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Ultimate Holding Companies
Stephen Harvey, current as of: 16 June 2016.
The Corporations Act 2001 requires a company’s ultimate holding company to be disclosed on ASIC records; however, most accountants and advisers are not 100% sure about what a holding company is.
It is a matter of public interest and record that a company advises ASIC of its ultimate holding company if it has one, so persons dealing with a company can know where the ‘control’ ultimately lies. Is it always necessary to have an ultimate holding company? Short answer is no.
Control does not always mean ownership or shareholding, but can be exercised by other means. Therefore, the meaning of ‘ultimate holding company’ focuses on the ultimate controller of a company. An ultimate holding company must be the holding company of another, and must not be a subsidiary of any other company.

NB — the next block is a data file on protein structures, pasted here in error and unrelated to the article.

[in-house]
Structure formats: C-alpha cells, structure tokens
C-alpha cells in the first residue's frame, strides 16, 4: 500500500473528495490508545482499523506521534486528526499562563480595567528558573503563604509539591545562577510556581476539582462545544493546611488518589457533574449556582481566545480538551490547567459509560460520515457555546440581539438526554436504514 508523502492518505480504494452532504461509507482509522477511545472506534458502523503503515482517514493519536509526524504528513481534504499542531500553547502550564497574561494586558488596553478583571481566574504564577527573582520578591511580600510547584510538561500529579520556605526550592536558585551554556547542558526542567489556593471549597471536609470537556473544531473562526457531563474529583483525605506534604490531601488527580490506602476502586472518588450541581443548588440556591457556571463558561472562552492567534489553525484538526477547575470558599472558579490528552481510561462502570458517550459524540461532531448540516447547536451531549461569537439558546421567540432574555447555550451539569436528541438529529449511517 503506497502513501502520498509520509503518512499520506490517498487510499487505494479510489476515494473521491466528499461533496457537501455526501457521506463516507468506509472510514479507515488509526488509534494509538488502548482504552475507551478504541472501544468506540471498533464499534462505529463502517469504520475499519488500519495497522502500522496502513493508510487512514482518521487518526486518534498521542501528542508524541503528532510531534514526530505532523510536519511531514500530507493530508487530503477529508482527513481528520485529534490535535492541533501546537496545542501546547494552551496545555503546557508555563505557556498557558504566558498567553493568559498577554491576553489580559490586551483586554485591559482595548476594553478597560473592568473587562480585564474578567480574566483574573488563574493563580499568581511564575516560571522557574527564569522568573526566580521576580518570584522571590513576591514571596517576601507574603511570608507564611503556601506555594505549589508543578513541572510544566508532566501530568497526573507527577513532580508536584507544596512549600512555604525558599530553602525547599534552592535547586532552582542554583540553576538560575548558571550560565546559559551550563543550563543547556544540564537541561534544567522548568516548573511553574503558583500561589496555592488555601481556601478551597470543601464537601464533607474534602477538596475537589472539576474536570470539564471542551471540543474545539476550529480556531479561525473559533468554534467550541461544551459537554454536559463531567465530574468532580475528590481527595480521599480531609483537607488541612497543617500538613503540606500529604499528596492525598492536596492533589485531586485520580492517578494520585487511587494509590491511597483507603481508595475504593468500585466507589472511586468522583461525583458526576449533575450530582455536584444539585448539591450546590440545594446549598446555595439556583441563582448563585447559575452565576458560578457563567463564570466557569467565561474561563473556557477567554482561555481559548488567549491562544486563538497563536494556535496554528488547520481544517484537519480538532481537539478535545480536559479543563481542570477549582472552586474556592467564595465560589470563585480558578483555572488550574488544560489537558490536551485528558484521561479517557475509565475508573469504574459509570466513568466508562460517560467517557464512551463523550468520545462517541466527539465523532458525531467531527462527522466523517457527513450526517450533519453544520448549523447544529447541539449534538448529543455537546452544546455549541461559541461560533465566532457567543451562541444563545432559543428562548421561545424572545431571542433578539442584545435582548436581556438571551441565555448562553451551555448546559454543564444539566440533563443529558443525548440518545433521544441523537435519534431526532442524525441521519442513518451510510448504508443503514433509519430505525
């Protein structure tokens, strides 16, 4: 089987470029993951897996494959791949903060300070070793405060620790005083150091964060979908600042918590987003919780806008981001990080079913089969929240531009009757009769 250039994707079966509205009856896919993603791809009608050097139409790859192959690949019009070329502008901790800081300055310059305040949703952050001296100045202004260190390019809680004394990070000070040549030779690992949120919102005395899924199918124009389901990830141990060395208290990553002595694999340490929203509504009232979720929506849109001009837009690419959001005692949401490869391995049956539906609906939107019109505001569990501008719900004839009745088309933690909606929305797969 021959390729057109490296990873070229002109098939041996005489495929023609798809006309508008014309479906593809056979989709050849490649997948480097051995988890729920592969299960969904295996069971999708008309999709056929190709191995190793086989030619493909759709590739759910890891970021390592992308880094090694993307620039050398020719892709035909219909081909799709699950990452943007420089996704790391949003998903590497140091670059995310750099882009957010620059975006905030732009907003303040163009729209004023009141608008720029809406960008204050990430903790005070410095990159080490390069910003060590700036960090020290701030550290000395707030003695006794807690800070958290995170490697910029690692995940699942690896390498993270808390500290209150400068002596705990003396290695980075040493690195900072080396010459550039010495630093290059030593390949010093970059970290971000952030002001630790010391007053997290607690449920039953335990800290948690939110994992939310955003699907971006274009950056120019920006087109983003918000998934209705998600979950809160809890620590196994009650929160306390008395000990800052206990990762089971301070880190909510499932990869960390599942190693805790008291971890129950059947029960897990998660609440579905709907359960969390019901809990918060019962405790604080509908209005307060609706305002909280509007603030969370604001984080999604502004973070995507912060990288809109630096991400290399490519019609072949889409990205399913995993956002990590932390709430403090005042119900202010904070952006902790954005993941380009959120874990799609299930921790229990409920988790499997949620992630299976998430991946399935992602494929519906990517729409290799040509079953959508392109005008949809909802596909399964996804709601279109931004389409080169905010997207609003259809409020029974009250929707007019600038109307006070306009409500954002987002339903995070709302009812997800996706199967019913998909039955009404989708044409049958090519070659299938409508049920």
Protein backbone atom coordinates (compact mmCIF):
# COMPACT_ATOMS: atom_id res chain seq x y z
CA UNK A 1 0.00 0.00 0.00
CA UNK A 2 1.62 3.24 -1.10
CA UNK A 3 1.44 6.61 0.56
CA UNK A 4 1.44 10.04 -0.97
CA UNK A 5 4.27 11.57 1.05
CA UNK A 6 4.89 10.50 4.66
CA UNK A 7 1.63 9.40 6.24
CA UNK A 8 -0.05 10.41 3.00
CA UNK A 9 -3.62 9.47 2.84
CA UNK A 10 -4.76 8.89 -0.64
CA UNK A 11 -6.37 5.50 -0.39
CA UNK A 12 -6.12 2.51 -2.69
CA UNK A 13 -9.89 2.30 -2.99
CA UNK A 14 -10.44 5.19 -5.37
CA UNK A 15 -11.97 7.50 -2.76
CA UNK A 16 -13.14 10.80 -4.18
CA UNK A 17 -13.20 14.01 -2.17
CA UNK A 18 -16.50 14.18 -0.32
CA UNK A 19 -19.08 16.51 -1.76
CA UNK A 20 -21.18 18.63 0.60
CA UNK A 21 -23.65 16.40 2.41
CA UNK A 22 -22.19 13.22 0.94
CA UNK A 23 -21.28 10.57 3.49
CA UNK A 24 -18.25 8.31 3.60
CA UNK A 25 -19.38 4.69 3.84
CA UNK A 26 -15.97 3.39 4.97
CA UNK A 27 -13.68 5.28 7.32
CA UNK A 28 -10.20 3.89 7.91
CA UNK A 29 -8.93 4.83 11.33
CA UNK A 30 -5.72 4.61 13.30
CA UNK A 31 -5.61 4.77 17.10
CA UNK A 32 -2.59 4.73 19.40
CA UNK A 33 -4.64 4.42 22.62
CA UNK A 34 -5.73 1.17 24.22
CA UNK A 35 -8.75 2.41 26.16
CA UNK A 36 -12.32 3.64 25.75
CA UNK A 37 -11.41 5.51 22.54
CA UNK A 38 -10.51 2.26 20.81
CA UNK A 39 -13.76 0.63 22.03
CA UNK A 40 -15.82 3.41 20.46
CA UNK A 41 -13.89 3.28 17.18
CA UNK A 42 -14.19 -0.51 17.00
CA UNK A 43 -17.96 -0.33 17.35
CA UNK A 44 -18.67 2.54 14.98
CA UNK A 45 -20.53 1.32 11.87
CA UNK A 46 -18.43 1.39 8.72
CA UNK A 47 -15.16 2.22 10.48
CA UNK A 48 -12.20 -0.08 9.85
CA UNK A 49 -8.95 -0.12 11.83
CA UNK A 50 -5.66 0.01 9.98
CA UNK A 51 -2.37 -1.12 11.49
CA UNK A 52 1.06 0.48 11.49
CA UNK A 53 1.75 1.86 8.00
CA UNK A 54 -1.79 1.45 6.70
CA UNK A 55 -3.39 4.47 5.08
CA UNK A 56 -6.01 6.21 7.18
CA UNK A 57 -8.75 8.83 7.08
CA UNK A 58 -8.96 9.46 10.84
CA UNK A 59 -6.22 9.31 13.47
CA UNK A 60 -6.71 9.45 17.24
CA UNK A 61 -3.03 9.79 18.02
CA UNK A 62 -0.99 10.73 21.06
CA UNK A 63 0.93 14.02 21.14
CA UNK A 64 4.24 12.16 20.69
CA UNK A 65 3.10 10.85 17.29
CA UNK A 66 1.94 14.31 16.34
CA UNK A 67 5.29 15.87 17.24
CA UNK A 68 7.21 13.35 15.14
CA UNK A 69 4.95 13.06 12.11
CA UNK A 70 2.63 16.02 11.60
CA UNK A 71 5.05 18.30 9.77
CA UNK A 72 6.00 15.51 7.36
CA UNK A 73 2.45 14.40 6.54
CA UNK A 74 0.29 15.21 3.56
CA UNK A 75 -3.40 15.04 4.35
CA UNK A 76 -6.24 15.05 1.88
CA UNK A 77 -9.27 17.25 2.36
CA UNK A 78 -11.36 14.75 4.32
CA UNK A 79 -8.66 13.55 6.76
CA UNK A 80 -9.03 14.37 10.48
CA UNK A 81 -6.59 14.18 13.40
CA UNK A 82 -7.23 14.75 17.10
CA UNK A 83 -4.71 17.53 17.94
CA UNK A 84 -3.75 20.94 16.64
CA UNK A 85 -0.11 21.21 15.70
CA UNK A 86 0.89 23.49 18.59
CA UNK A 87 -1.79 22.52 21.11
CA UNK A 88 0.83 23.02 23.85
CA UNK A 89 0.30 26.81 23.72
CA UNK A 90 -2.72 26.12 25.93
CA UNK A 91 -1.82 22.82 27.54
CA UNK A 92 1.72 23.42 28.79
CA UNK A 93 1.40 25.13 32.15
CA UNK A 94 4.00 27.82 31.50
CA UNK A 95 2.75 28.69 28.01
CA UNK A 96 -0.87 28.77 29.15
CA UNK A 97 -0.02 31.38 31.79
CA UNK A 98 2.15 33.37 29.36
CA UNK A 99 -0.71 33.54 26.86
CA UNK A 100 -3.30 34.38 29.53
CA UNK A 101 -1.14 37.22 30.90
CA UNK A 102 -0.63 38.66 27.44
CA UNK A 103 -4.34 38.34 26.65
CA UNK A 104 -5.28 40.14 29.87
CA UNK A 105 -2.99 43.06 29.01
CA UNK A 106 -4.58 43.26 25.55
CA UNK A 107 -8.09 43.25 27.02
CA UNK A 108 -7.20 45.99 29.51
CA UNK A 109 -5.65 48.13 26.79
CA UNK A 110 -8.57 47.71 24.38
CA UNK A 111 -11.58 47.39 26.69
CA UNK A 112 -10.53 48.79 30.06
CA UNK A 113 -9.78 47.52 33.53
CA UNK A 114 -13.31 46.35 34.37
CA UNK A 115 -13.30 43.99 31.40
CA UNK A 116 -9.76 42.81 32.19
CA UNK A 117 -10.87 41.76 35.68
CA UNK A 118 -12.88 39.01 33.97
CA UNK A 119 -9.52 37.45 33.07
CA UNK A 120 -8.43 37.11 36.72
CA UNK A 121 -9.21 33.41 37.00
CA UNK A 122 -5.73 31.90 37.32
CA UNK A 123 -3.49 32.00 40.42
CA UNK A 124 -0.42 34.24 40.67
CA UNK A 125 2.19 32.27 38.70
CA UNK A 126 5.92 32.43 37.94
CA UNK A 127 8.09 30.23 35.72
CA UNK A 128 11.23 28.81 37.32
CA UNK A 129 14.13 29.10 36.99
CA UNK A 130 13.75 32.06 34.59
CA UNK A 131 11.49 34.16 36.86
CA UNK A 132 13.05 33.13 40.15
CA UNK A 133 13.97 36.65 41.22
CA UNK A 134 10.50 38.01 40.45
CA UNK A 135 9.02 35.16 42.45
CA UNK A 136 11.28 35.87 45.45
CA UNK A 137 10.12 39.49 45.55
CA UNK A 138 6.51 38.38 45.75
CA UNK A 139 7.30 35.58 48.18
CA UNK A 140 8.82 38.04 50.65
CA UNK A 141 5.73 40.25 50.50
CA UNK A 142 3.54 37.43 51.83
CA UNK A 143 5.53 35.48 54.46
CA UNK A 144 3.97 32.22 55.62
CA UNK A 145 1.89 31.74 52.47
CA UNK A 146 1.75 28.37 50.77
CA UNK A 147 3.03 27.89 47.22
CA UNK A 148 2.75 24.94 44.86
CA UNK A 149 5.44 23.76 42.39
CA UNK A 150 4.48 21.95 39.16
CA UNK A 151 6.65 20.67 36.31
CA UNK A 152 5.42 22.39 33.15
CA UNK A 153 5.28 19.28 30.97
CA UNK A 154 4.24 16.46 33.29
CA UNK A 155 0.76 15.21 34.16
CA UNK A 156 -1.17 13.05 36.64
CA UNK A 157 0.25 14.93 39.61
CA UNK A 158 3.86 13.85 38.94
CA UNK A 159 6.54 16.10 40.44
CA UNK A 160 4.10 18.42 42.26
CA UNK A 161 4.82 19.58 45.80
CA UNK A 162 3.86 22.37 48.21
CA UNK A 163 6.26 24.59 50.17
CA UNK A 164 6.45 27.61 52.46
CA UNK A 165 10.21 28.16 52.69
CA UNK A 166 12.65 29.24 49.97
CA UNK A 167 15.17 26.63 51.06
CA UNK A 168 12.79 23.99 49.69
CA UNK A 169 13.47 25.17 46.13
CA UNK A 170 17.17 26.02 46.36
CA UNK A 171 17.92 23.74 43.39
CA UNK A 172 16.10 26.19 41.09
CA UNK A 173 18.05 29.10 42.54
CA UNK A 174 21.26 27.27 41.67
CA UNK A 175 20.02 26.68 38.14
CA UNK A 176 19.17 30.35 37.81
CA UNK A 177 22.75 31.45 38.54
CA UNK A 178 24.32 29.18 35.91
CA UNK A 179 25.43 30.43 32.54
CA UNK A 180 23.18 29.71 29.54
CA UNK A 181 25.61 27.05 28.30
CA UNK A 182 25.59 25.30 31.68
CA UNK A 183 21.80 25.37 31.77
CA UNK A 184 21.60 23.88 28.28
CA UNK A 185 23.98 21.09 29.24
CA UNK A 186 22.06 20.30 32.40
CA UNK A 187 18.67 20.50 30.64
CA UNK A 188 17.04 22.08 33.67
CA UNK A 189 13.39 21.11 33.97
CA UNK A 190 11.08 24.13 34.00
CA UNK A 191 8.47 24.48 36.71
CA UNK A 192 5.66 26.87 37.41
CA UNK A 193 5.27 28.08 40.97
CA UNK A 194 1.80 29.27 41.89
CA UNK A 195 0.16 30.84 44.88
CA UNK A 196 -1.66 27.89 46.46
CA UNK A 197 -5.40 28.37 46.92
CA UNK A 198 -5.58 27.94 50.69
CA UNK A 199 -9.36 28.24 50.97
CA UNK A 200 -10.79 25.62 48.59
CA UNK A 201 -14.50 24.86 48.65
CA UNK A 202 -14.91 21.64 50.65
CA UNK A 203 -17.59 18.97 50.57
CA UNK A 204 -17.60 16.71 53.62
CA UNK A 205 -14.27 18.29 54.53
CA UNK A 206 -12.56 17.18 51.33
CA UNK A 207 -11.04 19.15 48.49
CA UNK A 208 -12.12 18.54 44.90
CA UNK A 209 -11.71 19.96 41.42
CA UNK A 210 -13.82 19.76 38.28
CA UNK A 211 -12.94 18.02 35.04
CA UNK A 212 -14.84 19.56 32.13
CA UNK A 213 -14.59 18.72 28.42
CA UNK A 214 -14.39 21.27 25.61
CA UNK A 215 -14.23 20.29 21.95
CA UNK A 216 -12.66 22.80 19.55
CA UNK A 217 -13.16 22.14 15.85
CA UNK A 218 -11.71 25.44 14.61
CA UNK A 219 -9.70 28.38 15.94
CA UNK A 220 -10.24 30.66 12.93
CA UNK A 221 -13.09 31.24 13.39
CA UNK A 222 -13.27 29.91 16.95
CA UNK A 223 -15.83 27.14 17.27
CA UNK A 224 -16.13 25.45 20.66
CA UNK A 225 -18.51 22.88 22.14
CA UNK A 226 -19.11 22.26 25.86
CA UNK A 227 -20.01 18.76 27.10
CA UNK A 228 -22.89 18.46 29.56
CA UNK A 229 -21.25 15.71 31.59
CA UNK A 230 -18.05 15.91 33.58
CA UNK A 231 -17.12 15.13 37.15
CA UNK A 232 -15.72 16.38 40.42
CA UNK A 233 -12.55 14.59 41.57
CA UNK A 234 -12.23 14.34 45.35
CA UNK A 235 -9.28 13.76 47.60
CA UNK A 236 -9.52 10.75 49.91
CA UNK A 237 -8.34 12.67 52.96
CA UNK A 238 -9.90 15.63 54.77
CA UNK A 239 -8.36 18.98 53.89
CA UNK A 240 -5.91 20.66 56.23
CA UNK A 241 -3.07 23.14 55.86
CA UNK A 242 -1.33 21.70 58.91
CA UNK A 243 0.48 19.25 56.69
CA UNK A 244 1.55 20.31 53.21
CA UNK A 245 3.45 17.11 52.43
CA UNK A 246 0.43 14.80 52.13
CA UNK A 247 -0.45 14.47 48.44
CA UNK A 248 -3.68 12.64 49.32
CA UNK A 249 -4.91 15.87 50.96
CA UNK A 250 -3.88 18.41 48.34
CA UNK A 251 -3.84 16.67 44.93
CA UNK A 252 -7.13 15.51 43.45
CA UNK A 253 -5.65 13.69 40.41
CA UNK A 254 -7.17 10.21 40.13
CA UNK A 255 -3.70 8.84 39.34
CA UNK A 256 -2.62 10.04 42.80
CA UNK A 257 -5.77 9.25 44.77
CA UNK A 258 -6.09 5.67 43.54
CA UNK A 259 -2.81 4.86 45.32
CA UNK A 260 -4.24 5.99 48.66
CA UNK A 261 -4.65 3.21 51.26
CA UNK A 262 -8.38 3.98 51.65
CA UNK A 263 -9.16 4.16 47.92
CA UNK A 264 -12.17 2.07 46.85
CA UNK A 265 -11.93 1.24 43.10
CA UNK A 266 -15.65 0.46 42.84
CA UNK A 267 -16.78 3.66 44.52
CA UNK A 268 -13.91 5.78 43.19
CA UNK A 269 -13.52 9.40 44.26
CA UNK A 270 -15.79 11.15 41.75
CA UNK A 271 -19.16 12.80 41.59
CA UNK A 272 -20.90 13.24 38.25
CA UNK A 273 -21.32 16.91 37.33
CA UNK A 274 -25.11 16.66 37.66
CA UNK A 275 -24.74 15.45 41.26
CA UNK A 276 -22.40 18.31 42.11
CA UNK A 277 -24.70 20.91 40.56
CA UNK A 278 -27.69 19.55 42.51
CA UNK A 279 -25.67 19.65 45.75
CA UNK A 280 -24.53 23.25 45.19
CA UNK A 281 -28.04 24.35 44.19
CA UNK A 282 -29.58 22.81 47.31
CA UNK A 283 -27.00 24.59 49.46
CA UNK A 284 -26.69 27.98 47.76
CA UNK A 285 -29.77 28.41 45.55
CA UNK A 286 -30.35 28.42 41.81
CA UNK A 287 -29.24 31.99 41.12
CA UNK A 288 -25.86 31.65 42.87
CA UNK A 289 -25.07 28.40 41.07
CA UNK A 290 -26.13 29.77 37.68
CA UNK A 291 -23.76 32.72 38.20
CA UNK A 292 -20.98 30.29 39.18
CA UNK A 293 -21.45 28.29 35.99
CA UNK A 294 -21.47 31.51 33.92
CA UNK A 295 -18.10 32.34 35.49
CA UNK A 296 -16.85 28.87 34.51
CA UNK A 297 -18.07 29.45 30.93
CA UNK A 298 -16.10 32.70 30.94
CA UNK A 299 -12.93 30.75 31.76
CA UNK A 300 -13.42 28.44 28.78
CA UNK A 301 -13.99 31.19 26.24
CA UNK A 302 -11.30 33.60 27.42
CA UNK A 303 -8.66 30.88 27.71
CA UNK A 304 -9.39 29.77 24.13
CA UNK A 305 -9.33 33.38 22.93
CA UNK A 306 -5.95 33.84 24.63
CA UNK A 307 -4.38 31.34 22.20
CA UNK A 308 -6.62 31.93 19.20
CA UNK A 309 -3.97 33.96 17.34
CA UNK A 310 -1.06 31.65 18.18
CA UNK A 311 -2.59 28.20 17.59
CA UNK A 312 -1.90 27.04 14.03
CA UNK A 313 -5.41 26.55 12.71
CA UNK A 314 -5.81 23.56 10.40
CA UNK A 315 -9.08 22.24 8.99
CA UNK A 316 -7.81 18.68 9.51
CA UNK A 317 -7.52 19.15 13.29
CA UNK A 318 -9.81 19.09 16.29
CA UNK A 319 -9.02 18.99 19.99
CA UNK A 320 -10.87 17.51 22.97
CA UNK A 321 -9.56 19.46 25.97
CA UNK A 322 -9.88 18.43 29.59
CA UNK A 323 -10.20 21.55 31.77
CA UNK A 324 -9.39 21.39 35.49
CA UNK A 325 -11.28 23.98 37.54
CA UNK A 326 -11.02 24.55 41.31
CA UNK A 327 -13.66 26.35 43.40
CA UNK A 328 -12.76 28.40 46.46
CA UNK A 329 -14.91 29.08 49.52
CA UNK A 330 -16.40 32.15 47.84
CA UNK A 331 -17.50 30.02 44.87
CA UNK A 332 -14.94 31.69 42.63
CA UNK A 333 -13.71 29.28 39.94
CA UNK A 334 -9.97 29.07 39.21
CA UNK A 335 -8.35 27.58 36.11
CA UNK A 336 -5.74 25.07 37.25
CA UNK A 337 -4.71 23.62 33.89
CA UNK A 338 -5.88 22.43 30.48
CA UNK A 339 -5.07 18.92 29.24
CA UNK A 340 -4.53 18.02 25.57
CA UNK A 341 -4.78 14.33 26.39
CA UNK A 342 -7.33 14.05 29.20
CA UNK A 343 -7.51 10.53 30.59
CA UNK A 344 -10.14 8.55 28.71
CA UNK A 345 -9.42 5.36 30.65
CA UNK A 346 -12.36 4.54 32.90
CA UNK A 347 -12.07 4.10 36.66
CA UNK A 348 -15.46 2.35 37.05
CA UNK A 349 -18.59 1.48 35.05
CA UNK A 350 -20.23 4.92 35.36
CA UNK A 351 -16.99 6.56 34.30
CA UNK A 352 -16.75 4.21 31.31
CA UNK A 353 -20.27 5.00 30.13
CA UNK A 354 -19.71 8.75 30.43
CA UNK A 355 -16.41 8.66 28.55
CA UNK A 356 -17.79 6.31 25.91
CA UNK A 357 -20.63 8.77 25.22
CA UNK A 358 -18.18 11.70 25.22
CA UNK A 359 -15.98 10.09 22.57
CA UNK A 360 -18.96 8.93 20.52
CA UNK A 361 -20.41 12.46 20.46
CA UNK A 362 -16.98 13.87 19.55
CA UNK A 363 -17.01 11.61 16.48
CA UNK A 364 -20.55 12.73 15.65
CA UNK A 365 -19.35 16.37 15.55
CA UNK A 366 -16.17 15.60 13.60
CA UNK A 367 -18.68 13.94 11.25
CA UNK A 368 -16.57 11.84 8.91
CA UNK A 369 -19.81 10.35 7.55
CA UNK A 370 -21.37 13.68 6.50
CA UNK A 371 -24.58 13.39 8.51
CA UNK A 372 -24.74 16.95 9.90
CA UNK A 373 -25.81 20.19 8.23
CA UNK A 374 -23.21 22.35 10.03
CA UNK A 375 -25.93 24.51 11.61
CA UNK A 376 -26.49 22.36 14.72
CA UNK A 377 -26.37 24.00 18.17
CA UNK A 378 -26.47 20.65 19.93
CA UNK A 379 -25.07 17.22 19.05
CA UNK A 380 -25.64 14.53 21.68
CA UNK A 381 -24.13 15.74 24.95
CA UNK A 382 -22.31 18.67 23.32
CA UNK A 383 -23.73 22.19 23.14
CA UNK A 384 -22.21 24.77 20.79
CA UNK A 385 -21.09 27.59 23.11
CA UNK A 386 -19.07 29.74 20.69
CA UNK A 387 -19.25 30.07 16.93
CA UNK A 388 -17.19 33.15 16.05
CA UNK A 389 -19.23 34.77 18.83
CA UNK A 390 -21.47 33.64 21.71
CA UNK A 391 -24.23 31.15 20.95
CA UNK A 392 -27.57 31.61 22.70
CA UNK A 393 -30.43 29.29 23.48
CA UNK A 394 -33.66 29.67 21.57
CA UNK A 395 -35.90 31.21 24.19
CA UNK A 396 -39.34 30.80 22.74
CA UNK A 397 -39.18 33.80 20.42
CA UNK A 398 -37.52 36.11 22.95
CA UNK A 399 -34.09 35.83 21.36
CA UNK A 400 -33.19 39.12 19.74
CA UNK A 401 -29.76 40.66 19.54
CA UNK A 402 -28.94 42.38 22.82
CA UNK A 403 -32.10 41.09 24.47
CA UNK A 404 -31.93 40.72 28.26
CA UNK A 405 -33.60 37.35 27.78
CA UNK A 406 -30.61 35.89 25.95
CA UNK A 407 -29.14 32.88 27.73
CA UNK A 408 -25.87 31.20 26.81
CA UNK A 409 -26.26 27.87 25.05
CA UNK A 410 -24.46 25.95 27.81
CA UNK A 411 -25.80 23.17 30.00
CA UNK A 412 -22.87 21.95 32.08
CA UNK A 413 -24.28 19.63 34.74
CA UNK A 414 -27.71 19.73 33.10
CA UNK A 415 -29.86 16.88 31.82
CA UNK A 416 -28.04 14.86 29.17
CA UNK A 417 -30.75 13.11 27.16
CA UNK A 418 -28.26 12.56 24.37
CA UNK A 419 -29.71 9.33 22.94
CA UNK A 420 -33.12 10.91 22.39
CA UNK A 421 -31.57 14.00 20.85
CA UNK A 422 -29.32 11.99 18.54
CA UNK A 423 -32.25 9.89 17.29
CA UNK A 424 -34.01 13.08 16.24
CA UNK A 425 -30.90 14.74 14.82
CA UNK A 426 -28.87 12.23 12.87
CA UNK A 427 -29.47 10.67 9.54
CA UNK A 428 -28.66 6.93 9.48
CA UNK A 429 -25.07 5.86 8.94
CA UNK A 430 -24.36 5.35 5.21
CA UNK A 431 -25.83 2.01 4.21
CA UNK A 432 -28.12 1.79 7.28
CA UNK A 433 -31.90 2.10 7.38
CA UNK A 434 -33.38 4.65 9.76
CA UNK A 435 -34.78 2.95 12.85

This means that one company can control another company by, for example, exercising voting powers or controlling the composition of the company’s board of directors. Control may be exerted by interposed companies and therefore does not rely on a ‘holding company’ directly holding shares in the company.
The simplest examples of these concepts are:
- If all of company A’s shares are held beneficially by individuals, it is unlikely that the company will have an ultimate holding company.
- If all of company A’s shares are held by company B whose shares are all held beneficially by individuals, it is likely that company B will be company A’s ultimate holding company.
- If all of company A’s shares are held by company B whose shares are all held by company C whose shares are all held beneficially by individuals, it is likely that company C will be company A’s ultimate holding company.
You should contact Acis if you are unsure whether your company has an ultimate holding company or if you need clarification of the meanings of ‘ultimate holding company’, ‘holding company’ or ‘subsidiary’.